By Lisa Rapaport
(Reuters Health) – In any given year, roughly one in four girls in U.S. high schools and one in 10 boys try to harm themselves even when they are not attempting suicide, a recent study suggests.
So-called non-suicidal self-injury has long been more common among girls than boys, but the current study offers fresh evidence that the problem is widespread for youth of both sexes.
While the study found a history of suicide attempts and suicidal thoughts may make self-harm more likely, the results also suggest that other events like being a victim of rape or cyberbullying can increase the risk.
Researchers surveyed more than 64,000 male and female high school students in 11 U.S. states. Almost 18 percent reported at least one episode of self-injury in the previous year, according to a report in the American Journal of Public Health.
“Self-injury is surprisingly common among adolescents,” study leader Martin Monto of the University of Portland, Oregon, said by email. “For teens who are grappling with this issue or parents who are responding to it, they are not alone.”
Girls were roughly twice as likely as boys to report self-harm.
Girls were also more likely to report risk factors for self-injury like depression, suicidal thoughts, or being a victim of rape or cyberbullying.
Teens who reported being forced to have sex at any point in their lives were 56 percent more likely to report self-injury in the previous year than youth who hadn’t had a nonconsensual sexual experience, the study found.
Adolescents who reported being bullied online in the past year were more than twice as likely to report self-injury in the same period than teens who were not cyberbullying victims, the study also found.
Gay, lesbian and bisexual teens were also more than twice as likely to report self-injury over the previous year compared to youth who identified as heterosexual.
And teens who had contemplated suicide were almost three times more likely to report self-injury than those who didn’t consider killing themselves. Planning a suicide made the risk of self-injury even higher.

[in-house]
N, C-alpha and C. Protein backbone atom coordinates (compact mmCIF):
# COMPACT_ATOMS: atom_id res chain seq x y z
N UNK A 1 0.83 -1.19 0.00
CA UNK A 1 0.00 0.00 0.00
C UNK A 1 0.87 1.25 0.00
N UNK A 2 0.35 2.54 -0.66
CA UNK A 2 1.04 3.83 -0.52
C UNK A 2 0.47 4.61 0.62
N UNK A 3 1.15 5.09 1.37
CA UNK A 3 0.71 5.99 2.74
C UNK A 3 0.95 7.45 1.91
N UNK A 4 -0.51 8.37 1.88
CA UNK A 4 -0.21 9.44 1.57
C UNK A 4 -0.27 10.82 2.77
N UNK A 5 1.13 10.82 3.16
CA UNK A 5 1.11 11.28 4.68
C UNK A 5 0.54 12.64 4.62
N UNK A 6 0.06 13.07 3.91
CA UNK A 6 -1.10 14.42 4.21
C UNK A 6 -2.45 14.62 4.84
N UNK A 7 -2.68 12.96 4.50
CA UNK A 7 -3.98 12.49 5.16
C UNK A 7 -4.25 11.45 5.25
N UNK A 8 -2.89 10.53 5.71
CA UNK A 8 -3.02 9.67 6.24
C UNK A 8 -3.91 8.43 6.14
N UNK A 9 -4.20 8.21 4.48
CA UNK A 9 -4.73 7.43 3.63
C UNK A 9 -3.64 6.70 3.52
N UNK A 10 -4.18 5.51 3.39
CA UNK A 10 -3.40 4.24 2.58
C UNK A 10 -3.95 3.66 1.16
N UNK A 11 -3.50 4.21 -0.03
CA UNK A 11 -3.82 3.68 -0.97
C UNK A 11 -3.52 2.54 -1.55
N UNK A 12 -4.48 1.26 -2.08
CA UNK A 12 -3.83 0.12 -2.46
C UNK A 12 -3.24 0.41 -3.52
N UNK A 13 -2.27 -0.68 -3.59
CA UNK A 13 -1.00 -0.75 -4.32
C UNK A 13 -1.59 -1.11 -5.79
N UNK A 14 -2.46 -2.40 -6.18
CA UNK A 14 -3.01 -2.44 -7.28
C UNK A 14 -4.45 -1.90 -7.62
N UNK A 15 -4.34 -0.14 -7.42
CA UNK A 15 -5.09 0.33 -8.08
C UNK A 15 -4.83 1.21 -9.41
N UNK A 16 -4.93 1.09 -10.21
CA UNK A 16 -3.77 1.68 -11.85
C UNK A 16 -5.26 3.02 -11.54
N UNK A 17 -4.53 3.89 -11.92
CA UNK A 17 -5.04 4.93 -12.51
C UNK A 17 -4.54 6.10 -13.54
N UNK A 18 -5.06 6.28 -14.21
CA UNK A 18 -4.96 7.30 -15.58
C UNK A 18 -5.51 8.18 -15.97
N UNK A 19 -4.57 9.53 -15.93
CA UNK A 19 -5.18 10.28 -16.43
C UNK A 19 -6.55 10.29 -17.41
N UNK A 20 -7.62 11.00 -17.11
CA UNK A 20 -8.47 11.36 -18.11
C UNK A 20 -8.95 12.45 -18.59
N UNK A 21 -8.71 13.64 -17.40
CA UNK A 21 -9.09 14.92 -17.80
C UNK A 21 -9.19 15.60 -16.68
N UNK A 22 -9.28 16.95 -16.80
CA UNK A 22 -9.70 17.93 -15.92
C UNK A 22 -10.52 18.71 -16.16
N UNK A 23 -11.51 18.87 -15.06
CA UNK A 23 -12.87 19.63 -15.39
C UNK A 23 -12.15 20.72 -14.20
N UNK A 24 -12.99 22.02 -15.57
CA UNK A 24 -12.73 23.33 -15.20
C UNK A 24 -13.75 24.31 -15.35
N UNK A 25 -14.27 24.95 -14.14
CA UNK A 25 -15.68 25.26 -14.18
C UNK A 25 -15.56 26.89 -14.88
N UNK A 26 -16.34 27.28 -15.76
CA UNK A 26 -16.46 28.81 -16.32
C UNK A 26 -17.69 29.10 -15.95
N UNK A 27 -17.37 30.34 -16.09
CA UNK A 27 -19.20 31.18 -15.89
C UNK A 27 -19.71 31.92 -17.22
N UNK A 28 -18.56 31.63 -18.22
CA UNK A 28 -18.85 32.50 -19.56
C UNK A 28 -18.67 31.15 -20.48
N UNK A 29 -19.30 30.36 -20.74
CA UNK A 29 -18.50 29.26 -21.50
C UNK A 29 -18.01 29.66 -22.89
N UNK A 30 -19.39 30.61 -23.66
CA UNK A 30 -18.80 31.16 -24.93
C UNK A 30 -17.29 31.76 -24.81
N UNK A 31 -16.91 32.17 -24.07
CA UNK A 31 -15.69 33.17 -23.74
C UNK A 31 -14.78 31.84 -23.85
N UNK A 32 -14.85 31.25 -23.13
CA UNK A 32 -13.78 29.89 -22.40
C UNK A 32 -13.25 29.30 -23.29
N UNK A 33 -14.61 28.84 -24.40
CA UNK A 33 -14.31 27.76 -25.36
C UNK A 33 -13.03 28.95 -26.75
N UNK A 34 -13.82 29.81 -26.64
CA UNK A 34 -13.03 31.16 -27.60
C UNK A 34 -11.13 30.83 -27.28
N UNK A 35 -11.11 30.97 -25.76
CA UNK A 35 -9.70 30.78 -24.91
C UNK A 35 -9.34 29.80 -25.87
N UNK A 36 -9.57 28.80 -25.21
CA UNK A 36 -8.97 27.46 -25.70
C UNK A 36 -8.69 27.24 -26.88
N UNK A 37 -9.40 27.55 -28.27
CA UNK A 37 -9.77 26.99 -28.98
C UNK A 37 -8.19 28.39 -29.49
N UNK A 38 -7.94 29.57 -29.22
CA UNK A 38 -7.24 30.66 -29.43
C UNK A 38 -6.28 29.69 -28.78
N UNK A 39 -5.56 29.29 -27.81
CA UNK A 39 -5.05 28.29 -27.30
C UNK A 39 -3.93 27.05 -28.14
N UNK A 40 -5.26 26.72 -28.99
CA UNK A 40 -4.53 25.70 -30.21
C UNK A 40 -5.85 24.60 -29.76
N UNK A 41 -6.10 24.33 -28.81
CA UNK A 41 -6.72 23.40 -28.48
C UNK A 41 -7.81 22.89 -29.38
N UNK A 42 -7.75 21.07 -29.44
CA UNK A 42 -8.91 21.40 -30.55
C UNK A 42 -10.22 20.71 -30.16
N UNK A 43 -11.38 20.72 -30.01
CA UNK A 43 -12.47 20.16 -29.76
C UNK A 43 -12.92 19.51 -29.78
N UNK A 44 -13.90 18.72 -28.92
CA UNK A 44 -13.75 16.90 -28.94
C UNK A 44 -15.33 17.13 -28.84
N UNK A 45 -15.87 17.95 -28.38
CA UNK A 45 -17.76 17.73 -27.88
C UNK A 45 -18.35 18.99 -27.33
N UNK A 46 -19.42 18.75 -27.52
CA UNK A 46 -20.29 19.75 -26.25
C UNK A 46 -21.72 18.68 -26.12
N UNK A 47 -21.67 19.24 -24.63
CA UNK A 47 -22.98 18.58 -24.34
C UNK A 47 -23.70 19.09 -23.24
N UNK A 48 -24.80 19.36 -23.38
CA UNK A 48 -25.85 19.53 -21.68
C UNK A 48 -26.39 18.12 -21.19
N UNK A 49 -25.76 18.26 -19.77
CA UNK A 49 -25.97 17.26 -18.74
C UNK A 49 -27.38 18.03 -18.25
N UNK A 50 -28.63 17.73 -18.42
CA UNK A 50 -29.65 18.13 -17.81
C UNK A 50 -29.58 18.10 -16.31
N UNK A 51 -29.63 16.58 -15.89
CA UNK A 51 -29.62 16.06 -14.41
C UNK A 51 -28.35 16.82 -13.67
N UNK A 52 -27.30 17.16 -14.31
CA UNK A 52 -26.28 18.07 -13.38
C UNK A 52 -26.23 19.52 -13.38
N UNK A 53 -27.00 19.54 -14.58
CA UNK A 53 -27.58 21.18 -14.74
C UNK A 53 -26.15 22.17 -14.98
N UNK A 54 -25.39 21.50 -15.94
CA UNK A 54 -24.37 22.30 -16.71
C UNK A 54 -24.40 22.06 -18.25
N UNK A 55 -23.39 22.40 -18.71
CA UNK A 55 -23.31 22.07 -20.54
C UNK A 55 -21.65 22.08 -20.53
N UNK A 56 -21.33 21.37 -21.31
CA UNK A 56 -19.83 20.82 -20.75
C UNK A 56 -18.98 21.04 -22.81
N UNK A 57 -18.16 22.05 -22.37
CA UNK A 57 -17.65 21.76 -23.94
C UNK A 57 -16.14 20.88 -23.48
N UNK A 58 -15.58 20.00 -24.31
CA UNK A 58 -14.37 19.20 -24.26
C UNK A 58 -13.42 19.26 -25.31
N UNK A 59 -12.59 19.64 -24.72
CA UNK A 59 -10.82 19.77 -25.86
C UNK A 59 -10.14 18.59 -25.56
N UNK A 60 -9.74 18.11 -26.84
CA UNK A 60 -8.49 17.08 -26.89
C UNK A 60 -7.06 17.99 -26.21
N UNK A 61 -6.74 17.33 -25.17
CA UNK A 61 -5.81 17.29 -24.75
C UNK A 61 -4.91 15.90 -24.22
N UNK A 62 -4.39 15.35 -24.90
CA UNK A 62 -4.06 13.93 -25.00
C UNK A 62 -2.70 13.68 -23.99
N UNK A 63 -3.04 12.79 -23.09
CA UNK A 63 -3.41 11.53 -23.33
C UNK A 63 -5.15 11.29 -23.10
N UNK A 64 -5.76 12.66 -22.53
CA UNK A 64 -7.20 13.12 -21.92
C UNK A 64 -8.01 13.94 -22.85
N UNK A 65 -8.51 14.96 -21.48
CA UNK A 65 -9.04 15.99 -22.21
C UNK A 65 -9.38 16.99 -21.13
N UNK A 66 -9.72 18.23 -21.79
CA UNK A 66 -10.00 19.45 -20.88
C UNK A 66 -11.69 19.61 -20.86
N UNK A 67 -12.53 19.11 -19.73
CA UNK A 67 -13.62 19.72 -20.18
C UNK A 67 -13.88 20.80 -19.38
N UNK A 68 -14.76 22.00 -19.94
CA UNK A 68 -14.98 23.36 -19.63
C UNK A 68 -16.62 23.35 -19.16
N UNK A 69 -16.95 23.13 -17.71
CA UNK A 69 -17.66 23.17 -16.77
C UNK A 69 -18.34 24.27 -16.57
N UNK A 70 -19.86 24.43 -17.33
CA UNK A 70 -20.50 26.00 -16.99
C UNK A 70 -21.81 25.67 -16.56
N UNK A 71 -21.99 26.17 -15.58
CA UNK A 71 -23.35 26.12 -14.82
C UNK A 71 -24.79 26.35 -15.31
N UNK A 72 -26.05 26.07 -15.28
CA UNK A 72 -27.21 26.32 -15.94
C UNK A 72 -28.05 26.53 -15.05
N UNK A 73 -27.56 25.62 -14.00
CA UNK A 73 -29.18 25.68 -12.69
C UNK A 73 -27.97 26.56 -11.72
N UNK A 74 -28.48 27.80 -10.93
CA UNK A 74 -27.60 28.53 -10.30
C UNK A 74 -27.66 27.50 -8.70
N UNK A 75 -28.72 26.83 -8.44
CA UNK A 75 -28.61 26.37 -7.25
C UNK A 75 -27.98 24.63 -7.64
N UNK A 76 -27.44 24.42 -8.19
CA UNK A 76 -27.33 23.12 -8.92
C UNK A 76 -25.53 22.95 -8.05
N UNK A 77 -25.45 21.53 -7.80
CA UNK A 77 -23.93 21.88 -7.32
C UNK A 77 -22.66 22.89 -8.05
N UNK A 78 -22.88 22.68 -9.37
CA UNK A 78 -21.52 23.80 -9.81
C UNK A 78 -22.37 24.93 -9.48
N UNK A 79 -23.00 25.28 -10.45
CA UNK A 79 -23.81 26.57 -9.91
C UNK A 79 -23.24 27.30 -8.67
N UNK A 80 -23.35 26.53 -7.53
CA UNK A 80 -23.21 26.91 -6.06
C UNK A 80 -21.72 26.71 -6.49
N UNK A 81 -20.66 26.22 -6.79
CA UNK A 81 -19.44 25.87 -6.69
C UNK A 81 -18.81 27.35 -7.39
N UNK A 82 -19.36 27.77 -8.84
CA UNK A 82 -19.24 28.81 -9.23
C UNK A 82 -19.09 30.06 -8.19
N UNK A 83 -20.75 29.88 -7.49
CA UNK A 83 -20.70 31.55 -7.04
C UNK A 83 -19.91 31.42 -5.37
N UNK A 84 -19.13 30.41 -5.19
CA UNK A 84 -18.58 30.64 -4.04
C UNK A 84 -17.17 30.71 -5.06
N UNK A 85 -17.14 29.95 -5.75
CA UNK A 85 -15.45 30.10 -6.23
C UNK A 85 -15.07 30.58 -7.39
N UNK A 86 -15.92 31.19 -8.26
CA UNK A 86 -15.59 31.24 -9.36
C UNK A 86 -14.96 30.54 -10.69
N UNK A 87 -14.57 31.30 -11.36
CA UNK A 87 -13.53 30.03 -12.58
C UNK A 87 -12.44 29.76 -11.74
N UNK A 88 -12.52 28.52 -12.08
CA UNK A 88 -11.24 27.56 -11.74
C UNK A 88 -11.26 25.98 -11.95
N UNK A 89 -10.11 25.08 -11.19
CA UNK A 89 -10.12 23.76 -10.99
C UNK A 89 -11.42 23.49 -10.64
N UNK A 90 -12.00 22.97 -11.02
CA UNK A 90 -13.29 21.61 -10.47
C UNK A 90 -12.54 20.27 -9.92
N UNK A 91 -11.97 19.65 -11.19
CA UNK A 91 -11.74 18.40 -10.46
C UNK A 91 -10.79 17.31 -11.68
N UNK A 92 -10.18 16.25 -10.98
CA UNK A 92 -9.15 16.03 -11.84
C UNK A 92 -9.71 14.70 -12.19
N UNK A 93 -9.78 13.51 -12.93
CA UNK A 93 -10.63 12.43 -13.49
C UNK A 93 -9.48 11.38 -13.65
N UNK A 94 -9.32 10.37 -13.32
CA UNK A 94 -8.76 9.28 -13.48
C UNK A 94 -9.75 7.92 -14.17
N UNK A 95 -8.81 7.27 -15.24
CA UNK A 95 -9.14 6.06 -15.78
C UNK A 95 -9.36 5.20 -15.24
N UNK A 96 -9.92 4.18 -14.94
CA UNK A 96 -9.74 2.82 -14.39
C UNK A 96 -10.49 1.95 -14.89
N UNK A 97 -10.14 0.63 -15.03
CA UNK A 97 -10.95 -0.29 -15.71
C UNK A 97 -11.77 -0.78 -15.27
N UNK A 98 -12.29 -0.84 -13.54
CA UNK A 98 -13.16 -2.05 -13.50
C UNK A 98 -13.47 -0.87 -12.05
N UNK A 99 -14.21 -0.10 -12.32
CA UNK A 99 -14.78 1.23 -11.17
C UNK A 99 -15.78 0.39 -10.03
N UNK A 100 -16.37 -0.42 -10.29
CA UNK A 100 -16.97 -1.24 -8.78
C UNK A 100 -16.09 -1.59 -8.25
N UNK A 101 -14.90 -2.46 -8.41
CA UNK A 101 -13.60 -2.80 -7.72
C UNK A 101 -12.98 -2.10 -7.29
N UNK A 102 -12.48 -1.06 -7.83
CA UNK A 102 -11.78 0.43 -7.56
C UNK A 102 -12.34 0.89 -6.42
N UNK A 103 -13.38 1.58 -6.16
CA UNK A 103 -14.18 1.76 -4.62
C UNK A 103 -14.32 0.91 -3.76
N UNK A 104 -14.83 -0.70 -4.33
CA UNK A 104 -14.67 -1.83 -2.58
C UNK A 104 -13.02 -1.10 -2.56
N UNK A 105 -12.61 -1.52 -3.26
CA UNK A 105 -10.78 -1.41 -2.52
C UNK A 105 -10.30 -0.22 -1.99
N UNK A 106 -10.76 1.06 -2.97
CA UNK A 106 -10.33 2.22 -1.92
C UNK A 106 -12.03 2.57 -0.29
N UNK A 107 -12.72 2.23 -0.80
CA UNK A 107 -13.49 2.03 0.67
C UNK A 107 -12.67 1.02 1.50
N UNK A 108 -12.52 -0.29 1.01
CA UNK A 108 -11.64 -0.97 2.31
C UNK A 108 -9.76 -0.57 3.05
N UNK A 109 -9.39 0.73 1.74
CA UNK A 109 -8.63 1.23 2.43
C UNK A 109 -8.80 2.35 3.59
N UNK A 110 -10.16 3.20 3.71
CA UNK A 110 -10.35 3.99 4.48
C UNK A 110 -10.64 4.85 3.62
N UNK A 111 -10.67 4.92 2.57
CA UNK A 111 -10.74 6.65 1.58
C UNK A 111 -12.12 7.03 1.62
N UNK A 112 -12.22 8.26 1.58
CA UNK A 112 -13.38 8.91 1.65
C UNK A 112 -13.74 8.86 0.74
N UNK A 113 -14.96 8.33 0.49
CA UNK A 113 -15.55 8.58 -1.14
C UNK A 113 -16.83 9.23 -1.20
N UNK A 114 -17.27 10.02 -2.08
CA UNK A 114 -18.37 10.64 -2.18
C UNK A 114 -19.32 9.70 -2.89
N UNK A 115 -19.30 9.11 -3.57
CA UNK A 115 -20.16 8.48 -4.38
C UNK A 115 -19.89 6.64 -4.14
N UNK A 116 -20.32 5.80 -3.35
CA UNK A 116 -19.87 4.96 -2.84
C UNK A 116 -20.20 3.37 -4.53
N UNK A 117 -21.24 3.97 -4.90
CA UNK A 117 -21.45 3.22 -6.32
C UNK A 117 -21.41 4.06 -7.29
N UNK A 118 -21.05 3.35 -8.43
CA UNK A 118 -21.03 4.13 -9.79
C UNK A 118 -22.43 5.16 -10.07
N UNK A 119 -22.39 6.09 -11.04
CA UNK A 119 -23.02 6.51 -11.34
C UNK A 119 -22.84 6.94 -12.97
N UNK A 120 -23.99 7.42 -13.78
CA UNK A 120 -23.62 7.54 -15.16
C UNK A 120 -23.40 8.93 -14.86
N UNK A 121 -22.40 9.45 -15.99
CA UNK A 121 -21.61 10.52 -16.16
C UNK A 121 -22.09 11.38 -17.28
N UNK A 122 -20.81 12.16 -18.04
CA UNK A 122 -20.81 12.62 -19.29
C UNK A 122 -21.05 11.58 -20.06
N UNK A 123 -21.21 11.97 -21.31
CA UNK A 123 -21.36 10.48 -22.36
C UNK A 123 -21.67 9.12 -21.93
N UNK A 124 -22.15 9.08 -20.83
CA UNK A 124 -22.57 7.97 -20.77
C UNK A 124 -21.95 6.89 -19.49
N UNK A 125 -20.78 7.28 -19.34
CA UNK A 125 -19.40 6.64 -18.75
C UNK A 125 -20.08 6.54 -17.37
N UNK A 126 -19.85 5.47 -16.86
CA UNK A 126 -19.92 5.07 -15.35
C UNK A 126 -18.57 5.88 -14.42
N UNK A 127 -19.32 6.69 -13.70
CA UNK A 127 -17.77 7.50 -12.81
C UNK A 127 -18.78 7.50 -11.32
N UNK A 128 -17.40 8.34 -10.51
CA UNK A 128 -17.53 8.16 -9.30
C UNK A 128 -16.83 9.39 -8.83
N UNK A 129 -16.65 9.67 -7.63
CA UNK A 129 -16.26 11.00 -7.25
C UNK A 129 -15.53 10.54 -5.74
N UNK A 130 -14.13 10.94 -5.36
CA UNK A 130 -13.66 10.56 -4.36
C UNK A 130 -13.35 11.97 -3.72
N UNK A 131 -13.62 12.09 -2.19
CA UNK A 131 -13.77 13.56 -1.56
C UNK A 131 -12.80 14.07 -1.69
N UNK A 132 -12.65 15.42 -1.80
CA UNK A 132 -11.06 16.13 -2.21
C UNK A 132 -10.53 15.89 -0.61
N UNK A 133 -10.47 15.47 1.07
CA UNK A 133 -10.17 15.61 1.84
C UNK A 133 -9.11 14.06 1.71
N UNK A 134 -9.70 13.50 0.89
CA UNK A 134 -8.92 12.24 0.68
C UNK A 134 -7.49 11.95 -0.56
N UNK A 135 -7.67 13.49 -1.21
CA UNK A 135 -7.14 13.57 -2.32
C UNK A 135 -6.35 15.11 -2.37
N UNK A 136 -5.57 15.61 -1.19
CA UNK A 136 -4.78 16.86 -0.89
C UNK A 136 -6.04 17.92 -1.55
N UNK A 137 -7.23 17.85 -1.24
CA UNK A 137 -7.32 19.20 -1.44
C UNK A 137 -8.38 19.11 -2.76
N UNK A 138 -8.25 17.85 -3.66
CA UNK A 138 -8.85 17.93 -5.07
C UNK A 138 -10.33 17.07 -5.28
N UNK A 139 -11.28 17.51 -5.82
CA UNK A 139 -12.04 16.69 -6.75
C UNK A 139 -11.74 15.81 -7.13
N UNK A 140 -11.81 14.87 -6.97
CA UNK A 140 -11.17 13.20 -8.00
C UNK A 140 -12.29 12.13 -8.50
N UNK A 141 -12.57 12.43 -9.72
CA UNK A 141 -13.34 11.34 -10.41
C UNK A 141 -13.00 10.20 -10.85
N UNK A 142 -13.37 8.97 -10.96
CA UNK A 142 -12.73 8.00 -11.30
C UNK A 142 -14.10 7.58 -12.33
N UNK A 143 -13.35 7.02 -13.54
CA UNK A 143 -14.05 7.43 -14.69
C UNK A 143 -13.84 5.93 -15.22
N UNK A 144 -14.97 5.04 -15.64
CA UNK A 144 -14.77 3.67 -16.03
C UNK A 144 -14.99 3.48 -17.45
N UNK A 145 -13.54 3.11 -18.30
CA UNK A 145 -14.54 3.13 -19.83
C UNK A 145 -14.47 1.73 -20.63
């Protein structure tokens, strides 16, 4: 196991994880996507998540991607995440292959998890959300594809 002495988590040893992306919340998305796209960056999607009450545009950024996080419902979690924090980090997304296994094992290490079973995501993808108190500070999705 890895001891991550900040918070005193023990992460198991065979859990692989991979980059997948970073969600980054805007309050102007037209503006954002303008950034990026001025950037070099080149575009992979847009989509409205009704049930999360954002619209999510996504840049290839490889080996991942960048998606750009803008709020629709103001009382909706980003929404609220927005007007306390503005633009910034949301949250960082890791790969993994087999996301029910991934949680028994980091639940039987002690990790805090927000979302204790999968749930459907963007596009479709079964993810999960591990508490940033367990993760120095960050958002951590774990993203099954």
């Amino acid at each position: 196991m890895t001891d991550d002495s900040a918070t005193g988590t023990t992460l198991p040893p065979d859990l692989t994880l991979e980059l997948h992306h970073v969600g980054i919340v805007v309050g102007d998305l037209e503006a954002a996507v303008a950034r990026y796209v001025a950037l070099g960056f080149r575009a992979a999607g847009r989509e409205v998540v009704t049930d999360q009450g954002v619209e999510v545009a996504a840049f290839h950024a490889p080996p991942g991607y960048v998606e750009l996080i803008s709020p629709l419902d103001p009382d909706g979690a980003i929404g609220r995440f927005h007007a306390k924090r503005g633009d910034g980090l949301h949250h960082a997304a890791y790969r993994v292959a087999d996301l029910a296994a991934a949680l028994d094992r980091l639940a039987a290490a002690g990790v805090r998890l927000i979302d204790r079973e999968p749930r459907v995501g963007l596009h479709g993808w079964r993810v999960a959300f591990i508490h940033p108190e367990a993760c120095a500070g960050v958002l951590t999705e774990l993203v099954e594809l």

The study included high school students from Arizona, Connecticut, Delaware, Florida, Idaho, Kentucky, Massachusetts, Nevada, New Hampshire, New Mexico and Vermont.
Among boys, rates of intentionally harming themselves without trying to die ranged from a low of 6.4 percent in Delaware to a high of 14.8 percent in Nevada.
For girls, rates of purposefully harming themselves without attempting suicide ranged from a low of 17.7 percent in Delaware to a high of 30.8 percent in Idaho.
The study was not a controlled experiment designed to prove whether or how specific factors might influence the potential for teens to report self-harm or the differences between boys and girls. It’s also possible that the results might not reflect trends across the rest of the country.
It’s possible, too, that gender norms in the U.S. and the way the survey asked about self-harm might explain some of the differences between boys and girls in the study, said Nicholas Westers, co-author of an accompanying editorial and a researcher at Children’s Medical Center Dallas and the University of Texas Southwestern Medical Center.
The survey gave two examples of self-harm – cutting and burning – and girls may do these things more often than boys, Westers said by email. Boys may be more likely to do other types of self-injury, like hitting or punching themselves or getting into fights with the intention of getting hurt, that aren’t always recognized as self-harm.
“In short, there really is no one reason for these gender differences of which we are aware,” Westers said. “A lot of research has not found any gender differences at all.”